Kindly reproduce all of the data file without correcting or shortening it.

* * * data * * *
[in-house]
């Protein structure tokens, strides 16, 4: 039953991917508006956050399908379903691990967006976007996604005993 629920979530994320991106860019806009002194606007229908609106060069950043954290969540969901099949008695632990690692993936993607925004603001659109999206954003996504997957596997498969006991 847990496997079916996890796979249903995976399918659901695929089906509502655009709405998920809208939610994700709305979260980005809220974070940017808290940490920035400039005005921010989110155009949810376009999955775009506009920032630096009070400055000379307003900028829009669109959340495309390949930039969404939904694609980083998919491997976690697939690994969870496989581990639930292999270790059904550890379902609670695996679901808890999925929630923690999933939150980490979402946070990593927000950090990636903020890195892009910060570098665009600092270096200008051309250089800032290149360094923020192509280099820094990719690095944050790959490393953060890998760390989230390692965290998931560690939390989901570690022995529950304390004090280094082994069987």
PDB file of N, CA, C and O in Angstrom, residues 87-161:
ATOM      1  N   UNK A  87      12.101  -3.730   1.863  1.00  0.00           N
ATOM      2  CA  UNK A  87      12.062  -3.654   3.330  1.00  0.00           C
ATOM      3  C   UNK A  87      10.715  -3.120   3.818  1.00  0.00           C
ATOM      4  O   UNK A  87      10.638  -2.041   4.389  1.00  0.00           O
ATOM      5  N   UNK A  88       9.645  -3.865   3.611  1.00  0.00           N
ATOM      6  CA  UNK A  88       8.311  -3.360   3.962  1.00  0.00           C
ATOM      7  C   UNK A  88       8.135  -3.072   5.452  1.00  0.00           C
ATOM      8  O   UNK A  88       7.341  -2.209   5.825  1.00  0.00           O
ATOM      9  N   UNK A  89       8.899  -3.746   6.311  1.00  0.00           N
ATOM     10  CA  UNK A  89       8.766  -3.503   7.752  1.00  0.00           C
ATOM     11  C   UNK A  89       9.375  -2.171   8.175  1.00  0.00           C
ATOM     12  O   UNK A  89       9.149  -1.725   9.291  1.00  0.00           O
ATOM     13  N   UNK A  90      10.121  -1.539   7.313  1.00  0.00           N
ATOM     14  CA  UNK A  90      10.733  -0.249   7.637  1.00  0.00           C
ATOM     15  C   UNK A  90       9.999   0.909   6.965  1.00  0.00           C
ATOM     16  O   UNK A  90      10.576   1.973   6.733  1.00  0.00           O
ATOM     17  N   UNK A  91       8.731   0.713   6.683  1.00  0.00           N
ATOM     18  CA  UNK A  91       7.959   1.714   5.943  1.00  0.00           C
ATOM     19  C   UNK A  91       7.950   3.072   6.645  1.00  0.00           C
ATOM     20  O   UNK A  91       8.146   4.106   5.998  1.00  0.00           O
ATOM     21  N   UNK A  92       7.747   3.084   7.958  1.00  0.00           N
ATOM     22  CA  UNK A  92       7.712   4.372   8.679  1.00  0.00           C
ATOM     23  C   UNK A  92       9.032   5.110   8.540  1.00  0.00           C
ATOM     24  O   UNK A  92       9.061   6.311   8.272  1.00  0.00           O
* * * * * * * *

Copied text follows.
[in-house]
């Protein structure tokens, strides 16, 4: 039953991917508006956050399908379903691990967006976007996604005993 629920979530994320991106860019806009002194606007229908609106060069950043954290969540969901099949008695632990690692993936993607925004603001659109999206954003996504997957596997498969006991 847990496997079916996890796979249903995976399918659901695929089906509502655009709405998920809208939610994700709305979260980005809220974070940017808290940490920035400039005005921010989110155009949810376009999955775009506009920032630096009070400055000379307003900028829009669109959340495309390949930039969404939904694609980083998919491997976690697939690994969870496989581990639930292999270790059904550890379902609670695996679901808890999925929630923690999933939150980490979402946070990593927000950090990636903020890195892009910060570098665009600092270096200008051309250089800032290149360094923020192509280099820094990719690095944050790959490393953060890998760390989230390692965290998931560690939390989901570690022995529950304390004090280094082994069987």
PDB file of N, CA, C and O in Angstrom, residues 87-161:
ATOM      1  N   UNK A  87      12.101  -3.730   1.863  1.00  0.00           N
ATOM      2  CA  UNK A  87      12.062  -3.654   3.330  1.00  0.00           C
ATOM      3  C   UNK A  87      10.715  -3.120   3.818  1.00  0.00           C
ATOM      4  O   UNK A  87      10.638  -2.041   4.389  1.00  0.00           O
ATOM      5  N   UNK A  88       9.645  -3.865   3.611  1.00  0.00           N
ATOM      6  CA  UNK A  88       8.311  -3.360   3.962  1.00  0.00           C
ATOM      7  C   UNK A  88       8.135  -3.072   5.452  1.00  0.00           C
ATOM      8  O   UNK A  88       7.341  -2.209   5.825  1.00  0.00           O
ATOM      9  N   UNK A  89       8.899  -3.746   6.311  1.00  0.00           N
ATOM     10  CA  UNK A  89       8.766  -3.503   7.752  1.00  0.00           C
ATOM     11  C   UNK A  89       9.375  -2.171   8.175  1.00  0.00           C
ATOM     12  O   UNK A  89       9.149  -1.725   9.291  1.00  0.00           O
ATOM     13  N   UNK A  90      10.121  -1.539   7.313  1.00  0.00           N
ATOM     14  CA  UNK A  90      10.733  -0.249   7.637  1.00  0.00           C
ATOM     15  C   UNK A  90       9.999   0.909   6.965  1.00  0.00           C
ATOM     16  O   UNK A  90      10.576   1.973   6.733  1.00  0.00           O
ATOM     17  N   UNK A  91       8.731   0.713   6.683  1.00  0.00           N
ATOM     18  CA  UNK A  91       7.959   1.714   5.943  1.00  0.00           C
ATOM     19  C   UNK A  91       7.950   3.072   6.645  1.00  0.00           C
ATOM     20  O   UNK A  91       8.146   4.106   5.998  1.00  0.00           O
ATOM     21  N   UNK A  92       7.747   3.084   7.958  1.00  0.00           N
ATOM     22  CA  UNK A  92       7.712   4.372   8.679  1.00  0.00           C
ATOM     23  C   UNK A  92       9.032   5.110   8.540  1.00  0.00           C
ATOM     24  O   UNK A  92       9.061   6.311   8.272  1.00  0.00           O